The Museum itself, though, was … kinda Protestant-ish, I guess. It was very word oriented. Certainly there were a lot of images from history, a lot of engravings blown large and so forth, but you didn’t have anything of the sacramental, symbolic value to speak of: some crosses and some communion cups early in, but after that it was historical lessons, clips of music, images of the city. Definitely it was the history of the Reformation here: Luther was given very little time and space. It ended with glances at Barth and such. The oddest room was a dinner table room with a recorded exchange by a bunch of theologians, thinkers, including Rousseau, arguing about Predestination. The actors appaarently had never heard anyone talk about such things except some kind of a French version of a late-night TV preacher (or – God help us – the History or Discovery Channels and their “historical” re-enactments) because everything sounded like a homicidal threat! One opinion about the doctrine of predestination gets to the end and you hear “And I will kill the rest of you!” Although this was not exactly said, it certainly seemed implied! Speaking as a theologian myself, who is very accustomed to theological conversations, particularly around the dinner table, I’ve never heard anything like that in my life! So, that was … um, sobering.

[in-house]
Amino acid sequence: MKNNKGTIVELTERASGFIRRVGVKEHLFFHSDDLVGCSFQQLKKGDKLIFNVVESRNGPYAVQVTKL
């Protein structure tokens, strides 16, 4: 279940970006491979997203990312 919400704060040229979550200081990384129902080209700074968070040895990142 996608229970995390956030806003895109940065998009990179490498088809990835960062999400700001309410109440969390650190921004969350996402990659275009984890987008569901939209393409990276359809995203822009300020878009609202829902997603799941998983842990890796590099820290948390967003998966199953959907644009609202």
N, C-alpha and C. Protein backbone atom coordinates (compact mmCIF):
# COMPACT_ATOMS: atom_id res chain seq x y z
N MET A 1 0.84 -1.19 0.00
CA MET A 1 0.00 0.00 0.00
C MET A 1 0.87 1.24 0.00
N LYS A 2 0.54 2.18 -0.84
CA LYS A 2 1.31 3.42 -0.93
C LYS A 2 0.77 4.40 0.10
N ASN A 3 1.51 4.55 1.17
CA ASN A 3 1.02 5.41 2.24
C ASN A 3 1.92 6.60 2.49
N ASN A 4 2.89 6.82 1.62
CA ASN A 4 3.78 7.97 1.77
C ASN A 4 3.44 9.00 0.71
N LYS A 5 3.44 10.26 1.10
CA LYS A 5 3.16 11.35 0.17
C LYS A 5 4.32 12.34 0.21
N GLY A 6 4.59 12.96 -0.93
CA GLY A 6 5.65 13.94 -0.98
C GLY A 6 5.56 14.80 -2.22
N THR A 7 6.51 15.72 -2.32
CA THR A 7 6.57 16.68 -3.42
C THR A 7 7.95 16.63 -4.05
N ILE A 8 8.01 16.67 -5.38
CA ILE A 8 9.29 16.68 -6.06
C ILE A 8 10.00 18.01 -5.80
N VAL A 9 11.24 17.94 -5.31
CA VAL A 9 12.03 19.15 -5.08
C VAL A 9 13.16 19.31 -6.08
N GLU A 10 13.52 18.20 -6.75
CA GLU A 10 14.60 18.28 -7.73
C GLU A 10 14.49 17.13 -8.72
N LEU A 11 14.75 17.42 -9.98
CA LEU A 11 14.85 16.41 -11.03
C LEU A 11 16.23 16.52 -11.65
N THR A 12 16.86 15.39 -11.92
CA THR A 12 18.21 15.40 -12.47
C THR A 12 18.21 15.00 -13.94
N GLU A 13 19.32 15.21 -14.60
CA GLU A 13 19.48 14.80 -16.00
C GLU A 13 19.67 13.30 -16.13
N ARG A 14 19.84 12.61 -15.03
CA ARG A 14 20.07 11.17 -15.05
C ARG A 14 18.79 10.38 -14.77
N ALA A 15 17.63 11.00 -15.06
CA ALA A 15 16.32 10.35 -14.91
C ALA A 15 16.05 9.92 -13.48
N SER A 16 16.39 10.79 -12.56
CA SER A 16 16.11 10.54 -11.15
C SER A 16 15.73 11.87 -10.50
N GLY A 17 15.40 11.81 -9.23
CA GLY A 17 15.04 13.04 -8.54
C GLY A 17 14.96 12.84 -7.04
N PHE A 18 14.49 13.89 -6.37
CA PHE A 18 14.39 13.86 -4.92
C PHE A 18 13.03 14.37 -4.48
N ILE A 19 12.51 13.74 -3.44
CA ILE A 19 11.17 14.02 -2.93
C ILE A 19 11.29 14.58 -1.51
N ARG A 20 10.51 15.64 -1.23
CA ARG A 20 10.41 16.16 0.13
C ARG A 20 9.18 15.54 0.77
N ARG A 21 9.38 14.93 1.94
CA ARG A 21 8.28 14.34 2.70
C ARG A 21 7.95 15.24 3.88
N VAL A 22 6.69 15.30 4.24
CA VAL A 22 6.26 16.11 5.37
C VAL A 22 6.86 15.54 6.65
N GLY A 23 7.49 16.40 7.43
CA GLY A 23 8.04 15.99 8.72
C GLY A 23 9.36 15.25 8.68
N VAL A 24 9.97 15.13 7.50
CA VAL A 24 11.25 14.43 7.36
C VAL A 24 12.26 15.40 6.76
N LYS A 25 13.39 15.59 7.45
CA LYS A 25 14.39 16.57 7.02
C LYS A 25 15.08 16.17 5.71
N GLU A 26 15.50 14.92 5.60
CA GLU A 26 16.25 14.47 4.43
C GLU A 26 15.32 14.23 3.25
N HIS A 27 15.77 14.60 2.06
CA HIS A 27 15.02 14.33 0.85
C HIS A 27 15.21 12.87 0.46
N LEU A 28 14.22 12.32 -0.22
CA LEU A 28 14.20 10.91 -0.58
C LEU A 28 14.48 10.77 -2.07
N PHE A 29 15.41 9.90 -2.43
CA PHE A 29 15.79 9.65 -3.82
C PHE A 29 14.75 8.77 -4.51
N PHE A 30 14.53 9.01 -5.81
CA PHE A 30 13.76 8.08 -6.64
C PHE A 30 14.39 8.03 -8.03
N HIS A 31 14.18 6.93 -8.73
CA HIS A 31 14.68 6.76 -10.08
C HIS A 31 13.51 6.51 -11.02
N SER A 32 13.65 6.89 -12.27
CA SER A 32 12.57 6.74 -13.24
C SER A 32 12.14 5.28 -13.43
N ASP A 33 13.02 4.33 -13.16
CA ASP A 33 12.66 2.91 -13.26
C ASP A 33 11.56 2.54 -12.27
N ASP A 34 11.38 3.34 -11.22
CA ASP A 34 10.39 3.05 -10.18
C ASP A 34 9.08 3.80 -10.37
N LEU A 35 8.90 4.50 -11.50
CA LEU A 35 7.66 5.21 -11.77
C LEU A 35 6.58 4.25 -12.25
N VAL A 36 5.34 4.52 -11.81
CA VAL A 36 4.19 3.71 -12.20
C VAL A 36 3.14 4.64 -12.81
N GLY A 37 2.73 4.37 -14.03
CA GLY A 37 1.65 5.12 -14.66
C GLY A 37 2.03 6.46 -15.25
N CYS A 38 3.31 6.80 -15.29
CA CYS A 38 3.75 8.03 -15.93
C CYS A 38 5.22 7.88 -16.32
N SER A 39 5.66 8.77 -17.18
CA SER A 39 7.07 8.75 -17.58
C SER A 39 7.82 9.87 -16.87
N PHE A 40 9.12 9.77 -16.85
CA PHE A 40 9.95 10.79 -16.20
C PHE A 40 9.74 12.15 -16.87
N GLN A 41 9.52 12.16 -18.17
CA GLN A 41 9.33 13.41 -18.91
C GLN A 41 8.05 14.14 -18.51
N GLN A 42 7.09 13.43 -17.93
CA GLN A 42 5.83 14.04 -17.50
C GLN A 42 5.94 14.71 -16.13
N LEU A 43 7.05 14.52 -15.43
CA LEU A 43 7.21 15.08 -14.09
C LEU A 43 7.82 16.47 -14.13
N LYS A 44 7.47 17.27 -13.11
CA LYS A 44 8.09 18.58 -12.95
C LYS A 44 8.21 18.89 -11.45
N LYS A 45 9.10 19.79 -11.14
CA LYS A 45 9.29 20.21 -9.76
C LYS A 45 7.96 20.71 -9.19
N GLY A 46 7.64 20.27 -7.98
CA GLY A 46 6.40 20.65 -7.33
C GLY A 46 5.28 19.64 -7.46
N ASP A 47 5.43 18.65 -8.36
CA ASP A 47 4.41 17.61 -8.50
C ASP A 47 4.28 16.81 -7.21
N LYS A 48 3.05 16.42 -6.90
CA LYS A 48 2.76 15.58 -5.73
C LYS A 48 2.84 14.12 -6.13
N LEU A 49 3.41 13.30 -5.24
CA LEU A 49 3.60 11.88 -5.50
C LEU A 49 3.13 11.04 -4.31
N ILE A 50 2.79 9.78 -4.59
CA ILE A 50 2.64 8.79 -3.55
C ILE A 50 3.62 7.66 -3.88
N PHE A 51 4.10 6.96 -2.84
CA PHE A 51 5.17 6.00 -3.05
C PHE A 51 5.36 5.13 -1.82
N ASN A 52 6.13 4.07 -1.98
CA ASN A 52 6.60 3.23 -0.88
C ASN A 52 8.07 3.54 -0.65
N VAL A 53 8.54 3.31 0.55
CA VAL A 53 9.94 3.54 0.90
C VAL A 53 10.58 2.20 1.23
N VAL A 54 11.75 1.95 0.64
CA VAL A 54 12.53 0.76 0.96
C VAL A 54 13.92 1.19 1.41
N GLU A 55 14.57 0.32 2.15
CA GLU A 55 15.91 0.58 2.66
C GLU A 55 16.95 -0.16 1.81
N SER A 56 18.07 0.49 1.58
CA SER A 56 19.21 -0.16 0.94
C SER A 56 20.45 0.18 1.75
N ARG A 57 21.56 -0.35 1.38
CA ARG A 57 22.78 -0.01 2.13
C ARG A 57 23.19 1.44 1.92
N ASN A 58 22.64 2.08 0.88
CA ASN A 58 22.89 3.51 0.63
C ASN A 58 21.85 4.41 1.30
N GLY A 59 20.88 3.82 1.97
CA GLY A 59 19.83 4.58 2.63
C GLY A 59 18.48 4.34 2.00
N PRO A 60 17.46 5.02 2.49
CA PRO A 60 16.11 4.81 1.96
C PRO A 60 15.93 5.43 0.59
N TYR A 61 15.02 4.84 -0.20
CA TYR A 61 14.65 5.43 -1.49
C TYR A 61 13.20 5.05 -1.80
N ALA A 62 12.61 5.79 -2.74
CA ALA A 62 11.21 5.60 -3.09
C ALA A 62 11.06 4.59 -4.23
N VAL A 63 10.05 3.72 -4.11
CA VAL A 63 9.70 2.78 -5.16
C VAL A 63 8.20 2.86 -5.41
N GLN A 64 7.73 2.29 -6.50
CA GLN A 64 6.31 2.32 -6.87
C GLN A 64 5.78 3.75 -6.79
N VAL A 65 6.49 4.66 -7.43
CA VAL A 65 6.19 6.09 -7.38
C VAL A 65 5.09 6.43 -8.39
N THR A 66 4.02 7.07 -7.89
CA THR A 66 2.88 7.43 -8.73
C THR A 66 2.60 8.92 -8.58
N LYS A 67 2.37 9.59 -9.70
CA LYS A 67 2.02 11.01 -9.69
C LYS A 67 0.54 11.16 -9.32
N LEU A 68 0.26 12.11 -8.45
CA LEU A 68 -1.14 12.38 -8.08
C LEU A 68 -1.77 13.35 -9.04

So, the Museum of the Reformation is right next door to the Cathedral, unlike my guidebook, which had it over at the University. I thus found out that the current Insight Guide for Switzerland is four years old. So I went the long way around the city to get here. But I did see quite a bit, so that was nice, and I took in the impressive Wall – of the Monument to the Reformation – which, like the Museum here, is utterly focused on the Geneva Reformation and its results. So, Luther and Zwingli were present only as entry stones coming in. So, Erik was right that the heart of the city here – the high city, probably inside old city walls – I wonder if part of what I walked up to get here, from where the University and the Reformation Monument were, might have been parts of old city walls. This is all very much more “medieval European”-looking: hilly cobblestoned, or early bricked, and high, narrow streets, wandering whichever way. Gorgeous, though. Wonderful upkeep. Certainly, probably the high end of the city price-wise here, too, I wouldn’t be surprised to discover. So, anyway, got a 12th century St. Peter’s in front of me with an 18th century neoclassical façade. And, I’m sure, stripped altars inside. So I suppose I should tackle that next. I don’t know if it’s probably … noon? The time certainly was running away from me. One-thirty! Okay, so … off we go!